Chapman Lambert on social determinants panel

Associate Professor serving on national panel discussion regarding HIV risk in Black communities

Photo: NBNA PanelUnderstanding the social determinants of health is an important first step in caring for patients across all populations. This understanding, however, must be paired with a continued push for progress and advocacy to improve access to care and quality of care.

These topics were central to a recent panel discussion hosted by the National Black Nurses Association on Feb. 9, 2021. Titled, “Understanding and Addressing HIV Risk in Black Communities,” this panel featured an important discussion around providing care for the Black community as well as understanding the history of oppression, the stigma around HIV and more.

University of Alabama at Birmingham School of Nursing Associate Professor of Nursing Crystal Chapman Lambert, PhD, CRNP, NP-C, FNP-BC, ACRN, was one of three panelists in the discussion, alongside Regional Coordinator of the REACH Initiative at Johns Hopkins University Dorcas Baker, RN, BSN, ACRN, MA, and Family Nurse Practitioner Ashakie Phillips, DNP, MSN, RN, FNP-C.

“This panel was important, as it allowed an opportunity to discuss the importance of social determinants of health in HIV prevention and management as well as possible strategies to address health inequities. Most important, the panel highlighted Black nurses from diverse backgrounds who are working to reduce health inequities. I chose to participate in this panel in order to highlight the importance of diversity, equity and inclusion in the field of nursing”

The panel began with a historical look at how slavery, segregation and continued microaggressions impact the Black community and continue to impact how patients interact with the health care system.

“We in nursing are not satisfied with the status quo, and we never have been,” said moderator and National Black Nurses Association First Vice President and Associate Dean for Equity Inclusion at Penn State College of Nursing Sheldon Fields, PhD, RN, CRNP, FNP-BC, AACRN, FAANP, FNAP, FAAN. “Despite efforts to advocate for our patients and members of the Black community, many obstacles remain in the way of progress for our patients in gaining access to HIV testing.”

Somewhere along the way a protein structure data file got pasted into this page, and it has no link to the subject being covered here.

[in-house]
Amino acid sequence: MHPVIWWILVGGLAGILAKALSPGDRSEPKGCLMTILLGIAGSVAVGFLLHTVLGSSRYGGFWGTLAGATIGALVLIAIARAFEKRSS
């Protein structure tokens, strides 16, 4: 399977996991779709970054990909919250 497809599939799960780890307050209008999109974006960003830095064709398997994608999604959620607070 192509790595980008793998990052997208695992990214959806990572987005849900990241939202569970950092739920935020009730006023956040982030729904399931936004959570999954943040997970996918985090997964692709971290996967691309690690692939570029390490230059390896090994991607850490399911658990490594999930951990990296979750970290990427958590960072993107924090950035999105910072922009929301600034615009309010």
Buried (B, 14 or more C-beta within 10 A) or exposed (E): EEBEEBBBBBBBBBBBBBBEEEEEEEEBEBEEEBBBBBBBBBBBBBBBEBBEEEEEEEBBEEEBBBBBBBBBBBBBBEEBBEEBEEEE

In nursing, a field which is 90 percent female and 80 percent white, it is important to understand these obstacles in order to improve access to care and to reduce stigma around care, especially regarding HIV.

As a researcher, Chapman Lambert addressed the role research has in improving care by addressing these articles. First, however, changes to improve diversity in research and nursing also need to occur.

Photo: Crystal Lambert Crystal Chapman Lambert, PhD, CRNP, NP-C, FNP-BC, ACRN “In order for Black nurses to be change agents in the research setting, we have to be in the research setting. Organizations must review their hiring policies and practices to make sure they’re equitable,” she said. “And once they’re there, Black nurses need resources. We need funding so that we can do the work we’re passionate about. This is our community, and we’re passionate about that work. We need those people who are sitting at the table to advocate for us also to be at the table.”

Education is also important. Nursing schools need to include curriculum regarding the social determinants of health, and nurses need to know how to check their own biases.

The next step, panelists added, is in patient care. As a care provider, it is important to build trust with patients and approach care in a culturally appropriate way.

“Nurses are the most trusted profession,” Baker said. “It is important to use that to your advance as you work to educate and improve health in your community.”

Regarding HIV, this includes approaching conversation about sexual health, risk factors and testing in a non-judgmental manner. By making questions about potential exposure a standard in primary care visits, patients may feel less singled out by questions. Instead, they can build trust with their provider and gain access to needed resources and medication.

“In order for nurses to change their practice, we need to make sure they first have the information,” Chapman Lambert said. “If they believe HIV risk is based on a behavior, that’s how they’re going to approach the conversation. We need to shift that conversation to include social determinants of health, and away from any approach that places blame or supports a stigma.”

Chapman Lambert’s research focuses on improving health outcomes for minority populations, specifically women living HIV.

“There is so much work to be done, and we need more researchers,” she said. “And if you’re a researcher of color, we really need you and your ideas.”  

The panel is available to watch on demand at this link.

Read 1087 times Last modified on September 30, 2021

Upcoming Events